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Historian’s second YouTube animation reaches 10,000 hits in first 24 hours

Rome animationThe second animation in a series of educational cartoons on Ancient Rome by Ray Laurence, Professor of Roman History and Archaeology at the University of Kent, has launched on YouTube to over 10,000 hits in the first 24 hours after release.

Titled ‘Four Sisters in Rome’, the cartoon follows Professor Laurence’s first animation - ‘A Glimpse of Teenage Life in Ancient Rome’ - which has been watched by over 190,000 people, so far. ‘Four Sisters in Rome’ focuses on what life was like for young girls in the city almost 2,000 years ago and seeks to respond to a demand for knowledge of the role of the young in the city at that time.

As well as the success of the cartoon, the partnership to create it - undertaken between Professor Laurence and Folkestone-based Cognitive Media - has been shortlisted in the ‘Commercial Collaboration’ category of the Canterbury Culture Awards.

The animation series is an innovative way of presenting Professor Laurence’s research which focuses on Roman betrothal and children's graffiti in Pompeii. Comments on YouTube have highlighted significant engagement with the research that is not found in textbooks, as well as seeing this method of presenting information as the ‘best way of learning’.

Professor Laurence, of the University’s School of European Culture and Languages, said: ‘The aim of the video is to use the familiar awareness of the modern family to highlight major differences between Roman culture of the past and modern-day life. It is designed to engage a wider adult audience with history and to create a new way to see children in the city of Rome.’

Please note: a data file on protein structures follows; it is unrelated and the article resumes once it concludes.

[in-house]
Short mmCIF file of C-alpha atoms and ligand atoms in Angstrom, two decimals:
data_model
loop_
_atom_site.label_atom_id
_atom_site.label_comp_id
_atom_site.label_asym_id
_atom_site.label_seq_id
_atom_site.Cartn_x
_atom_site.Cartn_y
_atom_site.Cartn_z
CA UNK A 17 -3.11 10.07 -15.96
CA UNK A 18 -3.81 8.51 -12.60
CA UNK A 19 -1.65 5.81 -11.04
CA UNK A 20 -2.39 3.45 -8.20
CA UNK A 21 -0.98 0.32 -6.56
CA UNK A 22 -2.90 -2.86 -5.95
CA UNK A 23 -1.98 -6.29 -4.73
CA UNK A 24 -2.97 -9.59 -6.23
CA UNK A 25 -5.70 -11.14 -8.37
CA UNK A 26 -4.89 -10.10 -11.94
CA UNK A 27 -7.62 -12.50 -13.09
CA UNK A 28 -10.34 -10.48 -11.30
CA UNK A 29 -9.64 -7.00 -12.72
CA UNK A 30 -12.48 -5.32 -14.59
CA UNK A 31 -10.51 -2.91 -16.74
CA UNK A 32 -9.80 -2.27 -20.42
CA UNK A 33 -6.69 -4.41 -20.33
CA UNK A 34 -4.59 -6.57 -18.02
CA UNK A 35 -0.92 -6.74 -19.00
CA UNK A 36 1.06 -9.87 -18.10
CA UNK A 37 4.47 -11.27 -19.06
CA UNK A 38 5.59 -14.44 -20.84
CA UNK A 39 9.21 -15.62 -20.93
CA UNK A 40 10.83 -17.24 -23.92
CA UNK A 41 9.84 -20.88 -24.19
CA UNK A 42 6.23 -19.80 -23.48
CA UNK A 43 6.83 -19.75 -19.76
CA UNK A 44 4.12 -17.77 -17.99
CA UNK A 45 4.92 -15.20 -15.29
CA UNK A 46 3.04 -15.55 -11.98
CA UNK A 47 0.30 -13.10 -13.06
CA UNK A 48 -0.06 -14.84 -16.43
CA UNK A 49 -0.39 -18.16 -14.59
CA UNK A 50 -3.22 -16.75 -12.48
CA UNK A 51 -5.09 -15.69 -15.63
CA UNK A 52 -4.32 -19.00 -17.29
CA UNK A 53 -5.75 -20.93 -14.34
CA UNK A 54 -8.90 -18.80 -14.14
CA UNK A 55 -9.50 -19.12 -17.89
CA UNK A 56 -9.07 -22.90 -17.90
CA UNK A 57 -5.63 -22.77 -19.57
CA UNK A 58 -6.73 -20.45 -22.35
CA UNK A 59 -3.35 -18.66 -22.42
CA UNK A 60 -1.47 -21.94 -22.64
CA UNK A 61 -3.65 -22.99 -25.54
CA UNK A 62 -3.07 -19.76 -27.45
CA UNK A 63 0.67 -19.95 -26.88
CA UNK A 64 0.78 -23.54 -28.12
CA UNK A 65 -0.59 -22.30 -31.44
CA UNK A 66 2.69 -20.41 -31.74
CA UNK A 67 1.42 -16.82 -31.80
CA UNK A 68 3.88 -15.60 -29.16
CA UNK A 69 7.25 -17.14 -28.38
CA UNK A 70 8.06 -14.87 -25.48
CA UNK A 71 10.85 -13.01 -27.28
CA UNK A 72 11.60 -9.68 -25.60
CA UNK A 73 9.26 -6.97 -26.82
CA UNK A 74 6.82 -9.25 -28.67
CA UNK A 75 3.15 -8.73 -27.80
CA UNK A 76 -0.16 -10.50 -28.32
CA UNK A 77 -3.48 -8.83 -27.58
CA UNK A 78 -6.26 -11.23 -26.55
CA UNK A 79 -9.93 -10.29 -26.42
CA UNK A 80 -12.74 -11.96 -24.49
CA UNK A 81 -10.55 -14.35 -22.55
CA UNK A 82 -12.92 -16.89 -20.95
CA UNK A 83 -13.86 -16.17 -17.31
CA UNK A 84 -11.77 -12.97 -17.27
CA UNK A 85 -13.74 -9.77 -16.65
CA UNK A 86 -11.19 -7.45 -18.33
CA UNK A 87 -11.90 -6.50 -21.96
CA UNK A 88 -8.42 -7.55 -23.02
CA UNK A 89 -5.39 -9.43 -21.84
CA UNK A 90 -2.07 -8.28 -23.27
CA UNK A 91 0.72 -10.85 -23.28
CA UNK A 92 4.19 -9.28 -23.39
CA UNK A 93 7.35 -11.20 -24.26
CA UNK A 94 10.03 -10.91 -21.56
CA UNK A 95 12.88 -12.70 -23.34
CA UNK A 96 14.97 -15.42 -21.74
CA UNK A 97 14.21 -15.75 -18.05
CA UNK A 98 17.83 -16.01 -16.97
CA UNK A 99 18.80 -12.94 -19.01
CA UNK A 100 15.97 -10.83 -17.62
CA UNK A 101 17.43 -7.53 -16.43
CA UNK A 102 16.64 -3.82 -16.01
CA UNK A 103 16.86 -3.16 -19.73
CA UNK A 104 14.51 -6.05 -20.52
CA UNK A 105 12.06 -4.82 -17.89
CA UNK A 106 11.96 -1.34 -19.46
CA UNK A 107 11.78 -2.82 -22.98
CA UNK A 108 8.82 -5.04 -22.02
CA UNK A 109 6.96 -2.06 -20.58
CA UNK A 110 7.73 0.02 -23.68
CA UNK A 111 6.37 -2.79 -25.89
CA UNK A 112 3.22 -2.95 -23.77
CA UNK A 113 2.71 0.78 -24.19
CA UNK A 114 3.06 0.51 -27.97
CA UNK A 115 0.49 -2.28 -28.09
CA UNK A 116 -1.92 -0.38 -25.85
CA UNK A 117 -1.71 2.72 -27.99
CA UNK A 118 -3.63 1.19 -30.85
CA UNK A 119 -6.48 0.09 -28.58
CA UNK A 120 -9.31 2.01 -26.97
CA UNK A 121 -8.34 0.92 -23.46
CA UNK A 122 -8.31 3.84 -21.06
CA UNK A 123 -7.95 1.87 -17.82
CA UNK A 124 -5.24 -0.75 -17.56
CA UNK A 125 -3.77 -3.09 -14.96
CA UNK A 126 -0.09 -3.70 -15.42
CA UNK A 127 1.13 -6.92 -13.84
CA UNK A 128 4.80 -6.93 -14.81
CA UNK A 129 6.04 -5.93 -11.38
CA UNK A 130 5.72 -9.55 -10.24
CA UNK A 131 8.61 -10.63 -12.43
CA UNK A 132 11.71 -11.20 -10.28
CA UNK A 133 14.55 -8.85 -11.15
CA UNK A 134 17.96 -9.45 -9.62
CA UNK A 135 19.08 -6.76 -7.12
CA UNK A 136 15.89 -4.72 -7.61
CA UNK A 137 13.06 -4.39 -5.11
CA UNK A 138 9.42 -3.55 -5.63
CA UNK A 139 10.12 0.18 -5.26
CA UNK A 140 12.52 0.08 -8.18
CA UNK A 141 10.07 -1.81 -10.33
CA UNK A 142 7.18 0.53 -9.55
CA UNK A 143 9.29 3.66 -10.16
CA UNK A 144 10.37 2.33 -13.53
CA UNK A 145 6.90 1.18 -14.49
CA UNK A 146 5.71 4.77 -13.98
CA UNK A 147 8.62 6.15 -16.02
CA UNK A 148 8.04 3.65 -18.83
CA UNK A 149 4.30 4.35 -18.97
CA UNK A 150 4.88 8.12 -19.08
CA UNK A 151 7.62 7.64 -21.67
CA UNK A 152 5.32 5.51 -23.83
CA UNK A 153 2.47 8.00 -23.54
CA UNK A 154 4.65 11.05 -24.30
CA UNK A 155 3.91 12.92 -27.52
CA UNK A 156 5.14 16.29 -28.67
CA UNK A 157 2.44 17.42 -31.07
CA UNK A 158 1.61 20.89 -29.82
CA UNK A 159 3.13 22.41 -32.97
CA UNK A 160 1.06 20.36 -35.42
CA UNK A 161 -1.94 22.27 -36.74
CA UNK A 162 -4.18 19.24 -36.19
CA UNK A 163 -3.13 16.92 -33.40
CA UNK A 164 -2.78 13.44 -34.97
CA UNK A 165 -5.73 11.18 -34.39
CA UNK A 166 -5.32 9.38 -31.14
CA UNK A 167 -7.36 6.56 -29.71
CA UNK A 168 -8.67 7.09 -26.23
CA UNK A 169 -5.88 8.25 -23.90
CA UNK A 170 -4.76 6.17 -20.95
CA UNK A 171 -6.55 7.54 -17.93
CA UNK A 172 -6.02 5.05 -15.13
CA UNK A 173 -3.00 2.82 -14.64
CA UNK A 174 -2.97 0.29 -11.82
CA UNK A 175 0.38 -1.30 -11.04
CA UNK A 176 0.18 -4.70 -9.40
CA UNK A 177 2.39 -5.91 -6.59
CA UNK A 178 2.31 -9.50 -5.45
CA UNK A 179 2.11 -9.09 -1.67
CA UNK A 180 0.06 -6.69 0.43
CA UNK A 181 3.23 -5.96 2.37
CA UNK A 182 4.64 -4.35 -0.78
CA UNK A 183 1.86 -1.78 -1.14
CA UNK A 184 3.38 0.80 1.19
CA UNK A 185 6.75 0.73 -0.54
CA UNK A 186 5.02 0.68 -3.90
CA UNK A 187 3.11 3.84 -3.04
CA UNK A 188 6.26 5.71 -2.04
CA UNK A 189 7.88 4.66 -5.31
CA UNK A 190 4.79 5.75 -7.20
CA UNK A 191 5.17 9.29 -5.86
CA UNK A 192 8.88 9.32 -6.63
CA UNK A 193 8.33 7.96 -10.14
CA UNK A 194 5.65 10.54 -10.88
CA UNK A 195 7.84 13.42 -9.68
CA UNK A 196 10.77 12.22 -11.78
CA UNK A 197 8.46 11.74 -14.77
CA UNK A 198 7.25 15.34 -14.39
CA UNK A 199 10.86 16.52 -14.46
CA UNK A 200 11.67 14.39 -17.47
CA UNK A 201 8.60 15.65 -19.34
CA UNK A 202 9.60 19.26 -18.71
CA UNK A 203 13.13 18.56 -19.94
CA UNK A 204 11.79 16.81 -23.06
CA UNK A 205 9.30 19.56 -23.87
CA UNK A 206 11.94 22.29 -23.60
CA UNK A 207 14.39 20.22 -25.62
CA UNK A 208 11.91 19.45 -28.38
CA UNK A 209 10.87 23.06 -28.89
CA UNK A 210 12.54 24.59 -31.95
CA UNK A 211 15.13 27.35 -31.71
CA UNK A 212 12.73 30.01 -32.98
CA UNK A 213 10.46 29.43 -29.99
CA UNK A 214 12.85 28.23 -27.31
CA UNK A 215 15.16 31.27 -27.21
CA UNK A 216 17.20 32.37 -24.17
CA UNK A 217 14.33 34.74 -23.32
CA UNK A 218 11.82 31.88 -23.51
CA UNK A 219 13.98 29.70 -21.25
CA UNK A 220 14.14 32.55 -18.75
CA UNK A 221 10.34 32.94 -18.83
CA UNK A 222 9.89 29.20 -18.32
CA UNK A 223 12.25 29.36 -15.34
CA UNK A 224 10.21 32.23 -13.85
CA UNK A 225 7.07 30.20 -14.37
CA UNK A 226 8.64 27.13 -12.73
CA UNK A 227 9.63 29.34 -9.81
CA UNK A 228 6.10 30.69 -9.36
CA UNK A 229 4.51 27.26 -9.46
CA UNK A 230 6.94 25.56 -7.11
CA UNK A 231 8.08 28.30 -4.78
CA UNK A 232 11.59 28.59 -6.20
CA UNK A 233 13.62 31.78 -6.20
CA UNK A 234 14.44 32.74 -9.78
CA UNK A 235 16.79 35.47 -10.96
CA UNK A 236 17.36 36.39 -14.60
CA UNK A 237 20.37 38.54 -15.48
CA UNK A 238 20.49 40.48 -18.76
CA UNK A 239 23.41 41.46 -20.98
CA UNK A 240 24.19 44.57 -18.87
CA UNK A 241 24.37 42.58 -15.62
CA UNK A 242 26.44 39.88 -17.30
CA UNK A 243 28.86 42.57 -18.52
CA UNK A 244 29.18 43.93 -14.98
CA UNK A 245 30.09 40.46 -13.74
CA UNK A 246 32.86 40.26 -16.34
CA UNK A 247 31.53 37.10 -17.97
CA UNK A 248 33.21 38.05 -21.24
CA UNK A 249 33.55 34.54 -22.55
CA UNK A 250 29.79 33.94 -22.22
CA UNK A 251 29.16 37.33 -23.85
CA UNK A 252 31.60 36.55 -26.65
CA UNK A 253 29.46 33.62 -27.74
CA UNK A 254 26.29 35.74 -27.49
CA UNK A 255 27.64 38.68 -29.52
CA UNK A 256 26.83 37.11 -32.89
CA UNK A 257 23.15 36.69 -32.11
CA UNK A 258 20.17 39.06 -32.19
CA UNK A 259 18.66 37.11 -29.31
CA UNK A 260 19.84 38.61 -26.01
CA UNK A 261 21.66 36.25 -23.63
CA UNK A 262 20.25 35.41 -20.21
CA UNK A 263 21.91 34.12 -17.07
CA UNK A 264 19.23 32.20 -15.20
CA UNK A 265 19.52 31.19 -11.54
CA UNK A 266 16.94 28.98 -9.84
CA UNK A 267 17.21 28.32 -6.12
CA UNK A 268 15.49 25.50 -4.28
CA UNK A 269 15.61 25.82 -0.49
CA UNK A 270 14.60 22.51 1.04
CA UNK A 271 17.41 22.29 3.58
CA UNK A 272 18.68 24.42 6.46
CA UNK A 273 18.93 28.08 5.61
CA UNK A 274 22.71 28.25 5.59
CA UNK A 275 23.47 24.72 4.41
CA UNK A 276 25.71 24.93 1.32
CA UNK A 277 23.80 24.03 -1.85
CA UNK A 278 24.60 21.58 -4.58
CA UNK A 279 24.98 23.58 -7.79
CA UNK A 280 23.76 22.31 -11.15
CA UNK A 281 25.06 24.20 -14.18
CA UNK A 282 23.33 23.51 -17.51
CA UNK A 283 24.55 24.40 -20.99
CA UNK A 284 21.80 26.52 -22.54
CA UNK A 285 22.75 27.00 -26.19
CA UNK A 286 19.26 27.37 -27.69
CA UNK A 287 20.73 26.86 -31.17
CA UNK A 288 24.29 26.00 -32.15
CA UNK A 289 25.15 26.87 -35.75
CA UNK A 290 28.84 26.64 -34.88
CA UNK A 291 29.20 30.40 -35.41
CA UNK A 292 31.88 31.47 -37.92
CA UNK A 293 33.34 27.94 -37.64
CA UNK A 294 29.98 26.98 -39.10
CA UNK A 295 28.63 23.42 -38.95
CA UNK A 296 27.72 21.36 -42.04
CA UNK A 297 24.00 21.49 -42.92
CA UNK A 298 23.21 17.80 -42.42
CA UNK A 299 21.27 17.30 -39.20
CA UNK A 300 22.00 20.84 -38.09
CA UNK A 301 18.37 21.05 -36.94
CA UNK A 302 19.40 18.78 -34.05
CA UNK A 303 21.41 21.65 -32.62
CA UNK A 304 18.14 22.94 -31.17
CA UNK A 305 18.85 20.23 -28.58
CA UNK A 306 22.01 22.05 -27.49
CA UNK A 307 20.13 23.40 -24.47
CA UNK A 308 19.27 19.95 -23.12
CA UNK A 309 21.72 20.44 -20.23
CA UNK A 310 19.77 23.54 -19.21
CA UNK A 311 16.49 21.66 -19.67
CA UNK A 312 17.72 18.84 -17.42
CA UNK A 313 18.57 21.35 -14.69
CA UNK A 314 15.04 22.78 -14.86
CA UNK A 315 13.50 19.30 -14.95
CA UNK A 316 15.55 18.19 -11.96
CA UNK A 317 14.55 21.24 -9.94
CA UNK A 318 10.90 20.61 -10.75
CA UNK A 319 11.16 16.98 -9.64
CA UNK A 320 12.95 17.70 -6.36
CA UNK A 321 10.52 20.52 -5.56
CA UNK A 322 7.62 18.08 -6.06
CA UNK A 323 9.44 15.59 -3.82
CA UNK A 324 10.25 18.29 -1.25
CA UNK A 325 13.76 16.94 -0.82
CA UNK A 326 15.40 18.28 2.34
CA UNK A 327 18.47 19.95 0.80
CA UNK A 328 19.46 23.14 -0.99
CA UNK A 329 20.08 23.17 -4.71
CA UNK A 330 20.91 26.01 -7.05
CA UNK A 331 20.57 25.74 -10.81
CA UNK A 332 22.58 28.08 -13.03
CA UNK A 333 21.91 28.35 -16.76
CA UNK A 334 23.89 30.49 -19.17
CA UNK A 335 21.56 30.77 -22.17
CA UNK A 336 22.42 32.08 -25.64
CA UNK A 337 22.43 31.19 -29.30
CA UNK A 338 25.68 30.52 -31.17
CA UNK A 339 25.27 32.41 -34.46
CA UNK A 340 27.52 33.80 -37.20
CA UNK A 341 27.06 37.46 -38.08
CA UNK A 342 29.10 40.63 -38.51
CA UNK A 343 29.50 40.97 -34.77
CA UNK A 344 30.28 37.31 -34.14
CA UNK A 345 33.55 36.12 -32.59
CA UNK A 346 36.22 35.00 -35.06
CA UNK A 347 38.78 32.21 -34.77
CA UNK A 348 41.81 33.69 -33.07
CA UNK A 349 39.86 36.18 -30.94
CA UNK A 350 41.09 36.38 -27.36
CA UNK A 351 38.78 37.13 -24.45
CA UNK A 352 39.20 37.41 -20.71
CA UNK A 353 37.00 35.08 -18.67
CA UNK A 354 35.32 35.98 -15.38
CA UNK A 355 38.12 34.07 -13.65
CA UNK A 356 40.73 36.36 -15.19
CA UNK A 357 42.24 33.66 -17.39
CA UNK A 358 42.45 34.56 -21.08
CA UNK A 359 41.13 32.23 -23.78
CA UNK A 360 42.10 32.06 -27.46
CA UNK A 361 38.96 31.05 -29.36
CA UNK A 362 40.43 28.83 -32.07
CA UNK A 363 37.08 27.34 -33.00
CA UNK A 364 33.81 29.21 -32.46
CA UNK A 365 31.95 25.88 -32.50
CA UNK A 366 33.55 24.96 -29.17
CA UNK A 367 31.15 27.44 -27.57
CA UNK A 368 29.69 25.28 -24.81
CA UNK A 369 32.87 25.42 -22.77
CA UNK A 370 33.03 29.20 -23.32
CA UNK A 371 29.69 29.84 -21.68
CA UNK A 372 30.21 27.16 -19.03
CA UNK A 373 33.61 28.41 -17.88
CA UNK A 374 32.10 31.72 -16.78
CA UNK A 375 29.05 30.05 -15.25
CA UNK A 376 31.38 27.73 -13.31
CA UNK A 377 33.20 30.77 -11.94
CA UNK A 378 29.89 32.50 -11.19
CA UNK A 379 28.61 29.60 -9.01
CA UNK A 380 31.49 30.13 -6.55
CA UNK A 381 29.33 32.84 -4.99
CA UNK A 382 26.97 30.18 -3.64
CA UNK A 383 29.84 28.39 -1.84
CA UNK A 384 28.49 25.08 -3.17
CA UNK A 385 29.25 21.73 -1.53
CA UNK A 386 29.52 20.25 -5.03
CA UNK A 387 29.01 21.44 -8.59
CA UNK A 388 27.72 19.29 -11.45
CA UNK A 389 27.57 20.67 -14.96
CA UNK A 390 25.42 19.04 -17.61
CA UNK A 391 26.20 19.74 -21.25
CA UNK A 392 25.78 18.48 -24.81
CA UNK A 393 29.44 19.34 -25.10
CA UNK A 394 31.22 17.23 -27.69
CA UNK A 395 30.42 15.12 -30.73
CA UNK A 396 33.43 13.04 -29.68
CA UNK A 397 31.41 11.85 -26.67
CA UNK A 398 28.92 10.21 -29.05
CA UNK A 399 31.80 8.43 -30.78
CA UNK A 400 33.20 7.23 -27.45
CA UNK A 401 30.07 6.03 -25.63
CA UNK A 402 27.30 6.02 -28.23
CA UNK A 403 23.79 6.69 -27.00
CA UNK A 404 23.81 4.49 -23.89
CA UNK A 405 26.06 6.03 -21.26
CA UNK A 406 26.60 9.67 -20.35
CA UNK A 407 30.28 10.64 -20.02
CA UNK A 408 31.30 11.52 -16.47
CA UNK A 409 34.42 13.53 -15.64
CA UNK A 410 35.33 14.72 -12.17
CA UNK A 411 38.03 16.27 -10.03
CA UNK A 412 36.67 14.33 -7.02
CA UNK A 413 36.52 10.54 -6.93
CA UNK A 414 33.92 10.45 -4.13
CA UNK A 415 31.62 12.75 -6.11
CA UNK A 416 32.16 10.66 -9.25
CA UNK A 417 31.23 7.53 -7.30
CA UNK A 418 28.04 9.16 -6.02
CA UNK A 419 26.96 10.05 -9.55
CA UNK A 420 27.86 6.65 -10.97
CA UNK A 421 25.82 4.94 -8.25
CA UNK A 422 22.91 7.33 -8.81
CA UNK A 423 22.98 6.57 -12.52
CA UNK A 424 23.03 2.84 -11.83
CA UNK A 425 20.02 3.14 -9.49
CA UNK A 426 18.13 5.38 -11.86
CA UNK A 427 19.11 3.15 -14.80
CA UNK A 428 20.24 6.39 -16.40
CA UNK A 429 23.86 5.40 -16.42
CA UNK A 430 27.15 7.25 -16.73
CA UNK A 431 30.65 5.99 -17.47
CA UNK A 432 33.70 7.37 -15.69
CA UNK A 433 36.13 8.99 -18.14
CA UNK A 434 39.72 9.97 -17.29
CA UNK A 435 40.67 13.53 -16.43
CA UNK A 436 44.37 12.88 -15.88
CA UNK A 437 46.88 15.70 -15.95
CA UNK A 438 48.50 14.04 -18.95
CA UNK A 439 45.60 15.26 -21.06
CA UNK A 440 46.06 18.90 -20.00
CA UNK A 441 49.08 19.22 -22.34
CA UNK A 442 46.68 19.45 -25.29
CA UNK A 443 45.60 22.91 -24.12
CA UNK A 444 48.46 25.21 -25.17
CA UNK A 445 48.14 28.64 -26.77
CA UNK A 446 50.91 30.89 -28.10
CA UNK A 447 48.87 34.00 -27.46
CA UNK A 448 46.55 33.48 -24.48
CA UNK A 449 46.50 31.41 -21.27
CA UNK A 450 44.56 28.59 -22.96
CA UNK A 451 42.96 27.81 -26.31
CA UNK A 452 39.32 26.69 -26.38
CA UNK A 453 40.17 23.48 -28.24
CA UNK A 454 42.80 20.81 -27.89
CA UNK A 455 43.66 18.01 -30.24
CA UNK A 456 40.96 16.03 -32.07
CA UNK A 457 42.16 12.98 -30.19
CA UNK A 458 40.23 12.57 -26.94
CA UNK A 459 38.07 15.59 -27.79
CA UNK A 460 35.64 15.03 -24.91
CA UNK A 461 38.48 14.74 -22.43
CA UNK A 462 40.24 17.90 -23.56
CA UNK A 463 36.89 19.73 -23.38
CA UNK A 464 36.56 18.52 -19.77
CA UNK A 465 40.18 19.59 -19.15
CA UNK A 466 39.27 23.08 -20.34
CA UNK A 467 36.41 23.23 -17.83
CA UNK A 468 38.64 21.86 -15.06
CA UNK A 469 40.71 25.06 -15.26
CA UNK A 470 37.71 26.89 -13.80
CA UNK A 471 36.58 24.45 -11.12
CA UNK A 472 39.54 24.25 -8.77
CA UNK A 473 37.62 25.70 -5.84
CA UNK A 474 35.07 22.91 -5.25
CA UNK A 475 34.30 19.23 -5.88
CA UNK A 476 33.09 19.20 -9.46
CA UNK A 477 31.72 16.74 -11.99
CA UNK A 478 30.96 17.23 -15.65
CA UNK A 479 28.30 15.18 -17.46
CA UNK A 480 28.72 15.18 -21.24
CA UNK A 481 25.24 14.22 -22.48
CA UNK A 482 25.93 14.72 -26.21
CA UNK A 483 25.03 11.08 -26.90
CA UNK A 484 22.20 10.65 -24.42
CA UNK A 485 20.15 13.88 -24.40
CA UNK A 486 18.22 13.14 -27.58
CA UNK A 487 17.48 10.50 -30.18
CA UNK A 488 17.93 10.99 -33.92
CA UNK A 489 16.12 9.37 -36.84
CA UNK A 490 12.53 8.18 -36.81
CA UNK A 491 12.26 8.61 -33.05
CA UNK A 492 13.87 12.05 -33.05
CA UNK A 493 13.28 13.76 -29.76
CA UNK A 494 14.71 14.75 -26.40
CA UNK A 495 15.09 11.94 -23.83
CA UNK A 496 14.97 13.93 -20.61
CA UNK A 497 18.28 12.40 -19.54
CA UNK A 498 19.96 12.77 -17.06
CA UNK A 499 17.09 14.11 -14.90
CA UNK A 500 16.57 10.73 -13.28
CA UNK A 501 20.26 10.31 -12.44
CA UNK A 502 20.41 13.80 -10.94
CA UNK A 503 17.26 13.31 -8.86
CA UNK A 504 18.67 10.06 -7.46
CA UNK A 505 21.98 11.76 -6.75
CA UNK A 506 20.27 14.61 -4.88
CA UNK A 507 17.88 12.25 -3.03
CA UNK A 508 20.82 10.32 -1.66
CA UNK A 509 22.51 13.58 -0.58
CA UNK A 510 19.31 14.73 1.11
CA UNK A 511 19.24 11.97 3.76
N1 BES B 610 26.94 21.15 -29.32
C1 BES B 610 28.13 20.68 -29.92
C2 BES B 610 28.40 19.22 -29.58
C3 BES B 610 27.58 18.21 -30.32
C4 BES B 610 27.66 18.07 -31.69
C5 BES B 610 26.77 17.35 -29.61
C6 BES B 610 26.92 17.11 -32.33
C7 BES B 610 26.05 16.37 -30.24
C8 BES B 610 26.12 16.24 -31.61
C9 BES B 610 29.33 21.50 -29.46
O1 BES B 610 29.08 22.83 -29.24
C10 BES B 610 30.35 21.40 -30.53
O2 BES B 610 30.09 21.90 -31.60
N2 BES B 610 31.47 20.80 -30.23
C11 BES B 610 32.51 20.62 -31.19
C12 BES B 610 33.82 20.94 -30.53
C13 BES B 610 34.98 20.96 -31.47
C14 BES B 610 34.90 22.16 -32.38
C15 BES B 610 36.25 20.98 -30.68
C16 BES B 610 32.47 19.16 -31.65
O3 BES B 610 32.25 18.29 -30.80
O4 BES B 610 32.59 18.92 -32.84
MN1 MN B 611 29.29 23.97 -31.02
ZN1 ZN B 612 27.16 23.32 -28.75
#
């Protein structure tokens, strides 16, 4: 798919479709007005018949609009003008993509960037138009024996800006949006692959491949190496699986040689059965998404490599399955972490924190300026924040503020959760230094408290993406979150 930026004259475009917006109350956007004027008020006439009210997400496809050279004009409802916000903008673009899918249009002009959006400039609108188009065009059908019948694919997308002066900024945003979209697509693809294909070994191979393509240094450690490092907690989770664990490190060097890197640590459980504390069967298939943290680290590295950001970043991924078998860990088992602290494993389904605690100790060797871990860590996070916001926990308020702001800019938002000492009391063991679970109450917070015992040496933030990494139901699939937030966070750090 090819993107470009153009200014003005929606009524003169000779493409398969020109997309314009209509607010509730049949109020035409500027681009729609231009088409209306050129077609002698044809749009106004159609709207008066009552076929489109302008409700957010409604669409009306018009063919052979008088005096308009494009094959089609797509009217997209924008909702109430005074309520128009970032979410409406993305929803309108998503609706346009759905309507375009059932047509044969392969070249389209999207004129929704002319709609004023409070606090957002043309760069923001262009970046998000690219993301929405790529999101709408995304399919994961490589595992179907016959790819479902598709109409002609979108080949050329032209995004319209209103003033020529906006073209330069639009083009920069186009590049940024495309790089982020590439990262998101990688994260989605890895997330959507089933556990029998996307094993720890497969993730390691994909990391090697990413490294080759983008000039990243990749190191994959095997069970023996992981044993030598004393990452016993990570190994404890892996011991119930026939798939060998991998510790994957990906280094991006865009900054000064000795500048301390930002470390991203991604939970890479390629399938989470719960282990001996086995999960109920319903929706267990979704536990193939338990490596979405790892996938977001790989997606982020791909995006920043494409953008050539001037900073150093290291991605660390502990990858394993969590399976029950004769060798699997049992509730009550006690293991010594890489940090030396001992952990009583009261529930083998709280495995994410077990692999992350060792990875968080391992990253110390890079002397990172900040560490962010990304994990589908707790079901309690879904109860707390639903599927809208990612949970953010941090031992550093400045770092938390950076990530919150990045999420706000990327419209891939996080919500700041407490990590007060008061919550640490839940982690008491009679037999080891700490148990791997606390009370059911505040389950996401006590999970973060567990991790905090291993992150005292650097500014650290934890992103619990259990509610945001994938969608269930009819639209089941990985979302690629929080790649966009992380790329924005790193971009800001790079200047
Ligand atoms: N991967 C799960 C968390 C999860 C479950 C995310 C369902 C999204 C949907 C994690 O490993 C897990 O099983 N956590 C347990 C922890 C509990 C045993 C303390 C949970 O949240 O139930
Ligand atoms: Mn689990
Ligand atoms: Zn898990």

The videos are also part of a wider educational initiative called TED-Ed which seeks to create innovative lesson resources to be shared with other educators on its dedicated online video platform. The new cartoon can be watched here.

Ray Laurence is Professor of Roman History and Archaeology in the department of Classical and Archaeological Studies at the University. He is also the Chair of the Canterbury Heritage Partnership and has published extensively on Roman history and culture.



Contact: K.Scoggins@Kent.ac.uk

Story published at 2:10pm 22 May 2013

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Last Updated: 23/05/2013